The MidNite Solar charge controller is super cute, 
its made to look like an old time, retro like jute box! Cute! 

July 2014: Time spent on the Solar Tracker
Once the solar tracker was hooked up to the battery bank, it was time to get it to follow the sun. 
Sounds like a simple task... and it was in the end thanks to all the help of a few staff members at Array Technologies, but it did give us a bit of trouble at first. Glenn was on the phone doing some trouble shooting and programming to get her all straitened out. 
Mojo secured the perimeter. 

The two next photos give a good example of why we decided to go with a solar tracker instead of a stationary set up. In this first picture you see all the trees in the background, this is facing south east. the next picture, I'm facing west. Notice there are trees in both of these directions as well as north and south. We have a little cut out in the woods and we didn't want to just go cutting the the forest so we could get more solar gain. This gets the maximum amount of solar (direct alignment) from about noon to 3 or 4... currently, we will see what this winter brings. The leaves will be off the trees and the sun will be lower...soooo, we shall see!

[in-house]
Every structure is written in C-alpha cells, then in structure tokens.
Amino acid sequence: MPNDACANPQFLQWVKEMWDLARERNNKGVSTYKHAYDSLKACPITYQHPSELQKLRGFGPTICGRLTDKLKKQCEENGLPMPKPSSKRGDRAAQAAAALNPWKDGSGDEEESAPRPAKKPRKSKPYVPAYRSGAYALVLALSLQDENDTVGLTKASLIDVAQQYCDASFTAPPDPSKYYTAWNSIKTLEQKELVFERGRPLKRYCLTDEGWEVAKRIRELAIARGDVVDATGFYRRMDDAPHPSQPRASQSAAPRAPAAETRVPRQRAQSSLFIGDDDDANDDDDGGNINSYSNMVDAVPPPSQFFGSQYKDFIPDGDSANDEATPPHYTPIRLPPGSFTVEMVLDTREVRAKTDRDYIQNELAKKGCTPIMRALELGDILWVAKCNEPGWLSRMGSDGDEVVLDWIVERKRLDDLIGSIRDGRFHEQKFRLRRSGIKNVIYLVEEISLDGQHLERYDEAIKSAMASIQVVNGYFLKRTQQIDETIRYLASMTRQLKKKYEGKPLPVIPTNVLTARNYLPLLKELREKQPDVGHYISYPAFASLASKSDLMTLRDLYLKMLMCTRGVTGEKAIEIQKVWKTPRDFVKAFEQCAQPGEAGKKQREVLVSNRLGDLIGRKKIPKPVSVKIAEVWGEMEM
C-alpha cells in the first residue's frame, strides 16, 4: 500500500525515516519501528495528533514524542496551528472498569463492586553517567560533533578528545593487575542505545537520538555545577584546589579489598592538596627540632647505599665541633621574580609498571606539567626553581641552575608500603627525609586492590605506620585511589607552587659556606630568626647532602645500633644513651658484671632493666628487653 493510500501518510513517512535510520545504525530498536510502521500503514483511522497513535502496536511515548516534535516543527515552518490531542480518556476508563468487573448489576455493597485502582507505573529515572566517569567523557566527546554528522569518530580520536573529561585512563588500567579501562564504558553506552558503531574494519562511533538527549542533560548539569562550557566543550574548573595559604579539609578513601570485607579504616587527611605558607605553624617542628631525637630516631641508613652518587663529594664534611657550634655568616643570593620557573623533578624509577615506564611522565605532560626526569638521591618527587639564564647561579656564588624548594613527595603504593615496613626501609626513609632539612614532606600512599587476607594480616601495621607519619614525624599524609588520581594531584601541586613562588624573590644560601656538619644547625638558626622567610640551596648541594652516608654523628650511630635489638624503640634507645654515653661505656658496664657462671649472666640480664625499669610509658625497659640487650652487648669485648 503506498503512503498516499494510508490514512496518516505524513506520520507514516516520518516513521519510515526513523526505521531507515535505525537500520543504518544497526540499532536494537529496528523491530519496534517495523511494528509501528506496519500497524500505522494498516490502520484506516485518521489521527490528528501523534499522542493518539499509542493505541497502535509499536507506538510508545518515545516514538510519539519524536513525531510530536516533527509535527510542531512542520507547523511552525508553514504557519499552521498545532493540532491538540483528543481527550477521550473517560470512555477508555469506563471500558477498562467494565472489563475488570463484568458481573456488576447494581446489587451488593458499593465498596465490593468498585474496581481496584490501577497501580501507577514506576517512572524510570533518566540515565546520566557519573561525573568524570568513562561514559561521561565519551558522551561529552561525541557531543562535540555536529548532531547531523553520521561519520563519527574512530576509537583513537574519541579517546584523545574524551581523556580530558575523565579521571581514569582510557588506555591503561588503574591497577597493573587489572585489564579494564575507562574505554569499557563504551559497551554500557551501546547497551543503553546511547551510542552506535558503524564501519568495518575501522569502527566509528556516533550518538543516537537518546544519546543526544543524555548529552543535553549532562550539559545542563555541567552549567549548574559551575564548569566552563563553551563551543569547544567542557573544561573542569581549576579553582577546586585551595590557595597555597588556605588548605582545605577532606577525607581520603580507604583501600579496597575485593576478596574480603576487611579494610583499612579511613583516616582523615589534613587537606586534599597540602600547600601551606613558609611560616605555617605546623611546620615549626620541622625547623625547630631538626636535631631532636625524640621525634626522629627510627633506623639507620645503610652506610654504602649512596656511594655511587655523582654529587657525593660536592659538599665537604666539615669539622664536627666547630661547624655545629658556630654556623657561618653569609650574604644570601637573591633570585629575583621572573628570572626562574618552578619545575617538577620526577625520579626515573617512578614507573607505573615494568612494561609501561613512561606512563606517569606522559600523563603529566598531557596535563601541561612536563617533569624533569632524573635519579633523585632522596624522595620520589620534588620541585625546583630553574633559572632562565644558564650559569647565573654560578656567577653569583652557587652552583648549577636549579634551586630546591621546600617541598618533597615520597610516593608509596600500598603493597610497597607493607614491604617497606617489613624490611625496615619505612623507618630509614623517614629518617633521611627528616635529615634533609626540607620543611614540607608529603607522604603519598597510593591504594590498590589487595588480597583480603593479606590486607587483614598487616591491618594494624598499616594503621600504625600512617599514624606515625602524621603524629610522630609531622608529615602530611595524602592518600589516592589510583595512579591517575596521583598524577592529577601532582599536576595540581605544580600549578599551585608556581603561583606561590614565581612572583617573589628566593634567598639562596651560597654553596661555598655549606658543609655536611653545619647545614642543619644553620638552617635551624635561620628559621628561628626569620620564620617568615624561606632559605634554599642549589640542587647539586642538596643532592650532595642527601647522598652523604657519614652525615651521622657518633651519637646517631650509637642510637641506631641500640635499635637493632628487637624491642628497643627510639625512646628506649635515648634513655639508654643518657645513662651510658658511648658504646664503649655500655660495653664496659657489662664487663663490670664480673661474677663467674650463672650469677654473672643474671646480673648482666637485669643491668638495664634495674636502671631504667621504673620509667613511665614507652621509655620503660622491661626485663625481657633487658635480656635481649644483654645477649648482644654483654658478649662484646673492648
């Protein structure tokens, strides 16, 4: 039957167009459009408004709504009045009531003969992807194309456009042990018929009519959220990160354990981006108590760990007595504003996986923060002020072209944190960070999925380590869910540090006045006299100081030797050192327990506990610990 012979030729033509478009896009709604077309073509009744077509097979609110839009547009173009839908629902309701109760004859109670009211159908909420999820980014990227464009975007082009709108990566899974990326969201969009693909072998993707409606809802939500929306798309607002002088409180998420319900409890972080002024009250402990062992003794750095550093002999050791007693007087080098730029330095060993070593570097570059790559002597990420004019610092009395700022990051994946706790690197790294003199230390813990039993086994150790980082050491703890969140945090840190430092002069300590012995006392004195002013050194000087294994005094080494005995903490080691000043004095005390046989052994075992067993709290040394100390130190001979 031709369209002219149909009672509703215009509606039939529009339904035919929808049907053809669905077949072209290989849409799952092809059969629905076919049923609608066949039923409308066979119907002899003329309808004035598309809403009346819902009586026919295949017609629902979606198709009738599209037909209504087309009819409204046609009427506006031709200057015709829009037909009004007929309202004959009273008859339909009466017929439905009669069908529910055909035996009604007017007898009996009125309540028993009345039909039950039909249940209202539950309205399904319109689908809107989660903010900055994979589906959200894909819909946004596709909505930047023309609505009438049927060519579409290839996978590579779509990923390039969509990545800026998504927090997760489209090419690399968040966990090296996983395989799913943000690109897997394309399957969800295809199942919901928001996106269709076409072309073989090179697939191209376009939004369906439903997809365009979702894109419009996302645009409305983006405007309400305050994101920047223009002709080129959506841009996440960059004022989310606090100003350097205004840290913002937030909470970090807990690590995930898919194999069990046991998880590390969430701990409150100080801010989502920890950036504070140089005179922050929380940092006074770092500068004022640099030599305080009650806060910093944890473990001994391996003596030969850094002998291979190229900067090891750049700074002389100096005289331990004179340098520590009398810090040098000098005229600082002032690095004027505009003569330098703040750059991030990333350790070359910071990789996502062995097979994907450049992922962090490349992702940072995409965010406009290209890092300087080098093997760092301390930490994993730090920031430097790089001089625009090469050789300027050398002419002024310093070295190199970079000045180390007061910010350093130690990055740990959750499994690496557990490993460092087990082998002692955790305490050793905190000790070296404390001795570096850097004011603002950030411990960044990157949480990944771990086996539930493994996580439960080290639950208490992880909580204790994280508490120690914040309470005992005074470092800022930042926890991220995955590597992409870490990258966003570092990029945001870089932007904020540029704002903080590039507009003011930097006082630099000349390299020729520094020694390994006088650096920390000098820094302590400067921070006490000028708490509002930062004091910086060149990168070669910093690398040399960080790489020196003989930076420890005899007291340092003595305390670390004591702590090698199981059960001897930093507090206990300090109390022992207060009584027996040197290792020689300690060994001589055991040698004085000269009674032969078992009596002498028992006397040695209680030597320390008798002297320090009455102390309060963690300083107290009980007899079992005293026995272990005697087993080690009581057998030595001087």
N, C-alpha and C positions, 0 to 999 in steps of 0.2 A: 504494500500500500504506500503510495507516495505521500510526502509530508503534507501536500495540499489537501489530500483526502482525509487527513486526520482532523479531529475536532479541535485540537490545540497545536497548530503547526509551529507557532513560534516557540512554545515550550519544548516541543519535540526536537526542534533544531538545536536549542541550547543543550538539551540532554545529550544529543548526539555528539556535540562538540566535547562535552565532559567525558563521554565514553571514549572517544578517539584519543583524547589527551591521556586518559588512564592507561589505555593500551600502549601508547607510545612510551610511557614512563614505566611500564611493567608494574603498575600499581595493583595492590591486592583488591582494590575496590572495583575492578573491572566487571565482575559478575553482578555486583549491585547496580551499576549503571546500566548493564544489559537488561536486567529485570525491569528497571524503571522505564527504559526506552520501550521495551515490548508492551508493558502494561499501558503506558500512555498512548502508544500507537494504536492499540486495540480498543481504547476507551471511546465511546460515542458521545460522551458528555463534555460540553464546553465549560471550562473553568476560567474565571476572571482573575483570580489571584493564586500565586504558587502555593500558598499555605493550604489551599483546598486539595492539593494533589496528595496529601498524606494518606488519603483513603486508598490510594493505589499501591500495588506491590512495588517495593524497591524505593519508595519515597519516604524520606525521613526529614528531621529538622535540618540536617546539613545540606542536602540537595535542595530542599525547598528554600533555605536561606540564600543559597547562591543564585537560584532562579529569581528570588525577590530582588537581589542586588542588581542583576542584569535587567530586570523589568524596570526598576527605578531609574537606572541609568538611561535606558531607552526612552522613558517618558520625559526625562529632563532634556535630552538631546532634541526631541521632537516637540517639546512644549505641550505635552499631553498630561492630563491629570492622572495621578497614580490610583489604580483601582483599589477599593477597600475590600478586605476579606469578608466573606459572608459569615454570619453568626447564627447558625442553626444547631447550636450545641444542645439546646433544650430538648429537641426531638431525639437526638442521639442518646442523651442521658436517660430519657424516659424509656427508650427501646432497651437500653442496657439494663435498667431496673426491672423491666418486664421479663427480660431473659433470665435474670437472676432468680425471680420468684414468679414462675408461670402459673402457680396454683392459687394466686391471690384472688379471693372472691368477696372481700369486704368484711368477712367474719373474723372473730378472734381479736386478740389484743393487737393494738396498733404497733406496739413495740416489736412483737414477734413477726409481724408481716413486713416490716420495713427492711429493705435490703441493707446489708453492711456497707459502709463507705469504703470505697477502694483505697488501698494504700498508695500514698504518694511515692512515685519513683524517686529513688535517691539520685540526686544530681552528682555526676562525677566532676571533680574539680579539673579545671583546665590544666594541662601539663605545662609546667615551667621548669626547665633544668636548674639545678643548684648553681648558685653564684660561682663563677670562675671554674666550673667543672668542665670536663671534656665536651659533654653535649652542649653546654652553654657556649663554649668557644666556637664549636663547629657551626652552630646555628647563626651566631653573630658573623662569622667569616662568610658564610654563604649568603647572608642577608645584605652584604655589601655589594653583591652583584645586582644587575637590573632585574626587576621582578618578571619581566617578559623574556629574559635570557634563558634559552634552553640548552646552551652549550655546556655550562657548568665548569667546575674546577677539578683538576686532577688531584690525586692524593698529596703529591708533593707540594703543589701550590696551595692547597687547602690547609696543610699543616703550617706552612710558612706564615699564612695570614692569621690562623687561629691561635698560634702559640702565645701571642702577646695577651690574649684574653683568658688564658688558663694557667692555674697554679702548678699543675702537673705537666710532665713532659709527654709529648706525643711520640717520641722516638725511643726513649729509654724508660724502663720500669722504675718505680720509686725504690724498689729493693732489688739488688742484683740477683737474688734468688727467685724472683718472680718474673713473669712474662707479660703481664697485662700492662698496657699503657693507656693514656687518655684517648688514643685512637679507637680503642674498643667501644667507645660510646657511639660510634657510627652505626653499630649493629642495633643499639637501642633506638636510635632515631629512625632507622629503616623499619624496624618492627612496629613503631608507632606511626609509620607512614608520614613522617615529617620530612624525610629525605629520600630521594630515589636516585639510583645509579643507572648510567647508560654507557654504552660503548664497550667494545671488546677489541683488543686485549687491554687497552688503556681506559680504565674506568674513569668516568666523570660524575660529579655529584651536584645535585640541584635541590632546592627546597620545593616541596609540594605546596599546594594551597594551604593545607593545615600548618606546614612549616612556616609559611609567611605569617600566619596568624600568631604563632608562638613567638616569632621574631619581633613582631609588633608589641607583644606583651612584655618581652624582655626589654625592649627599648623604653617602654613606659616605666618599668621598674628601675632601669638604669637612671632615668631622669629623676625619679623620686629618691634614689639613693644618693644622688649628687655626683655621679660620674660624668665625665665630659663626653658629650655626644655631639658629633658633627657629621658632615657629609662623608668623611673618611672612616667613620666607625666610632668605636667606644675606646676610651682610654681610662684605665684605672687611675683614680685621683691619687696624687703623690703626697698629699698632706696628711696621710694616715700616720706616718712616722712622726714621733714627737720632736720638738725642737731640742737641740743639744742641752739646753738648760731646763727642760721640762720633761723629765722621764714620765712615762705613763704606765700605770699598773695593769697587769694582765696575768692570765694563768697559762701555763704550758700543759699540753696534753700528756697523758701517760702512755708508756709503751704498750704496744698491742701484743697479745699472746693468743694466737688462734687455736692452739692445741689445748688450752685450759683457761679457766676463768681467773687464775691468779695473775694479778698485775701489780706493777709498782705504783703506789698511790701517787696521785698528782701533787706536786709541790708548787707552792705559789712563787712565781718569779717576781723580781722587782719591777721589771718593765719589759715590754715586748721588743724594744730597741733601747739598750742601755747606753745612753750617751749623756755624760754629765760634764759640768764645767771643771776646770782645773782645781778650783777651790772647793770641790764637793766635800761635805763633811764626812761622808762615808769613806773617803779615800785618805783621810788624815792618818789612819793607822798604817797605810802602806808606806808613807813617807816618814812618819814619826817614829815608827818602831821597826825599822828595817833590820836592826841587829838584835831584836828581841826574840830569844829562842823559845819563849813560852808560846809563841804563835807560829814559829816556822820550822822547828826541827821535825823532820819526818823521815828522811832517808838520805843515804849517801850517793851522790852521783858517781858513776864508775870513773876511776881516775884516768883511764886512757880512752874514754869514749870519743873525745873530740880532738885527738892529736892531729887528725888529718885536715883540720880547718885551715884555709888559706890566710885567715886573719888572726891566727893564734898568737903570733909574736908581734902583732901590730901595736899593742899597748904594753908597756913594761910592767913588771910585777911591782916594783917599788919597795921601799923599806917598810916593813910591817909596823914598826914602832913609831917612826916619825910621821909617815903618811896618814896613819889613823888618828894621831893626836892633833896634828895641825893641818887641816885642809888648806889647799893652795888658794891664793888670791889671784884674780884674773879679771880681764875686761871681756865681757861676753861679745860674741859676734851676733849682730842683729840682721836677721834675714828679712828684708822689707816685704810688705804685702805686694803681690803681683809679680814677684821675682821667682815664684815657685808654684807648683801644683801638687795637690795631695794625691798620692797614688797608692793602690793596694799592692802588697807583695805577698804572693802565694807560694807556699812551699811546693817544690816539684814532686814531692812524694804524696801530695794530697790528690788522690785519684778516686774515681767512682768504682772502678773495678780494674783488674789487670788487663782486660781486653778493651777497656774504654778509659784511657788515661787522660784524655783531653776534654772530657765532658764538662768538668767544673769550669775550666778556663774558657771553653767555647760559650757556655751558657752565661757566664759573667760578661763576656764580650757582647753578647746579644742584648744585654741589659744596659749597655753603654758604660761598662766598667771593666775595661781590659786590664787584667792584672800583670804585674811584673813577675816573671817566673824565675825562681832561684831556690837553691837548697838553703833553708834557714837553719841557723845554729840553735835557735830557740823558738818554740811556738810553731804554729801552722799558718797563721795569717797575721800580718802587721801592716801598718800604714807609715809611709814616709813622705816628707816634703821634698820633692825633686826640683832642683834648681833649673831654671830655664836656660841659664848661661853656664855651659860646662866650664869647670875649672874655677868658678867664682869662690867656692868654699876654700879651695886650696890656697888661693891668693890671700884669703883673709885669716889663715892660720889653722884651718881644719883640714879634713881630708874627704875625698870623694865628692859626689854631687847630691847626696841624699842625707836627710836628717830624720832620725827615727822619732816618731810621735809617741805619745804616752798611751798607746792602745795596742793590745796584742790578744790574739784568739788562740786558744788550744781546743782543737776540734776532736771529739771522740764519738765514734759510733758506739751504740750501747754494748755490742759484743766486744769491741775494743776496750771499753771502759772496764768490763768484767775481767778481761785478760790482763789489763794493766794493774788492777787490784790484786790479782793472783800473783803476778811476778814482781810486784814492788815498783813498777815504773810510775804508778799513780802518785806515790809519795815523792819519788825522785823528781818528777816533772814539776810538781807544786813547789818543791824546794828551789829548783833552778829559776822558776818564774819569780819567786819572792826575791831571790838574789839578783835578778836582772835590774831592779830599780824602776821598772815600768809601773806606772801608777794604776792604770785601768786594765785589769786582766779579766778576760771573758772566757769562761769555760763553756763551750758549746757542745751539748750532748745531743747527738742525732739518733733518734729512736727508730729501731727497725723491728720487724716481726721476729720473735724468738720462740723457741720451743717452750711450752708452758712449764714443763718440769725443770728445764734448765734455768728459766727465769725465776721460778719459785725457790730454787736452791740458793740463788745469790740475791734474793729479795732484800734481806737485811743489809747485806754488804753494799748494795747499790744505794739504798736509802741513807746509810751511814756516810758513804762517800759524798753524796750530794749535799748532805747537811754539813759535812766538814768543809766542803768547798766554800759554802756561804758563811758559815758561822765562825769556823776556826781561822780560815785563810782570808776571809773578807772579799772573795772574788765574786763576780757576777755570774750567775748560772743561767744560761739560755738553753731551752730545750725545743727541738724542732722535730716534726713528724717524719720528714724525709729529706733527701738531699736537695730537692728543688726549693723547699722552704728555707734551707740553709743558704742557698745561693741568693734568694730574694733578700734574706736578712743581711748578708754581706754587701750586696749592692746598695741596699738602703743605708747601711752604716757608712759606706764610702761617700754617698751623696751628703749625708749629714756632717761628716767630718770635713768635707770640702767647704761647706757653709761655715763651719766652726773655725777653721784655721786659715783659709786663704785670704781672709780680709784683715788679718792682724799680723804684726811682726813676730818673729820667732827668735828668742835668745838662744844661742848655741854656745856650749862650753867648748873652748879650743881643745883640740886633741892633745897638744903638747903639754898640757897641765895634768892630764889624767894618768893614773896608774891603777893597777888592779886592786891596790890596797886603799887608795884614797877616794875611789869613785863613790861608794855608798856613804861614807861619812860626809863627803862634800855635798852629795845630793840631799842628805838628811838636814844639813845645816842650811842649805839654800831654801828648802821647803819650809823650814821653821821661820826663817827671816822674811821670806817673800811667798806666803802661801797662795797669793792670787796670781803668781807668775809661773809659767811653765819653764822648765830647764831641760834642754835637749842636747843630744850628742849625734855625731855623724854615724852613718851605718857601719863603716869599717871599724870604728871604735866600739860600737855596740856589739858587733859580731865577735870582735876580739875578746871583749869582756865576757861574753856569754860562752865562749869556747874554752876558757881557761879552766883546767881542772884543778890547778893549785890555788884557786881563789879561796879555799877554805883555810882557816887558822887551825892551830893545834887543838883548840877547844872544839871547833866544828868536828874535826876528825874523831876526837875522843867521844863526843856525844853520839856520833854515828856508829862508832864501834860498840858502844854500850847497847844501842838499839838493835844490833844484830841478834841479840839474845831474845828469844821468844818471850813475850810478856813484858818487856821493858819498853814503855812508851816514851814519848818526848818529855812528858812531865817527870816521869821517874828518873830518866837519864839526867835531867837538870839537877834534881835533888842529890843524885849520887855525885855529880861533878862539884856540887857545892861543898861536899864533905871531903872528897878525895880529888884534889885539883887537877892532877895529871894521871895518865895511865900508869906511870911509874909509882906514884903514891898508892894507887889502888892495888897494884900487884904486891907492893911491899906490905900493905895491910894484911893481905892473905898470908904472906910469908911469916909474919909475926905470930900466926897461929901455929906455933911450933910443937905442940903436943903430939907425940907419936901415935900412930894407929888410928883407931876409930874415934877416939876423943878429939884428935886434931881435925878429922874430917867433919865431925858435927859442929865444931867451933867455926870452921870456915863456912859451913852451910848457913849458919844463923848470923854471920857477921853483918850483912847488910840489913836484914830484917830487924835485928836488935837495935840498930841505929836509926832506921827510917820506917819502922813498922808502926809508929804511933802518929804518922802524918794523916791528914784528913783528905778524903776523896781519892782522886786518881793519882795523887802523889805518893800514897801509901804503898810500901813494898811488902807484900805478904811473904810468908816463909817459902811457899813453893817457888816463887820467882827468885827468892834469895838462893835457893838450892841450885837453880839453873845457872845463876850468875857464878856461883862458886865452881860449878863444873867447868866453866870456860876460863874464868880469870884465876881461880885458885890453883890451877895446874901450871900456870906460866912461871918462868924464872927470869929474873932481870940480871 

August 2014: Hello refrigeration!!! Goodbye bags of ice and soggy cheese!!!
The first thing we buy once we have our solar tracker up and running, 
is none other than a glorious refrigerator!!!!!!!!

Glenn is running the pex water tubes for our kitchen sink ! ! ! Oh, I'm lucky!

This is also a good picture of our close cell blow-in, insulation. 

After we bought this large and in charge refrigerator I did wonder if we should have gone a bit smaller, considering the small space we are working with. 
Now I am convinced this was a great choice, I love it! I have already packed if FULL! In order to help save energy consumption from your refrigerator, it is recommended to always keep it as stuffed full as possible, even if it is jugs of water and unopened jars of jelly.   

Yeahhhh!! We got our cabinets in too! Glenn is holding up his lil' gang sign E.V. because he has turned his attention to Electric Vehicles lately and has started building one.

We do have all our cabinets in, and our counter tops are set to be installed in about a week, along with our kitchen sink!!! Updates will be posted as soon as I get a chance! 

This is Mojo's room, under the stairs and out of the way. :)


  1. I LOVE your blog and I love the two of you! Glenn, how do you know how to build all of that?! It amazes me how smart you are!!!

    1. Thank you! I am amazed too, he really is soo smart and talented (I am a lucky ducky). We love you and yours and are glad you enjoyed our blog.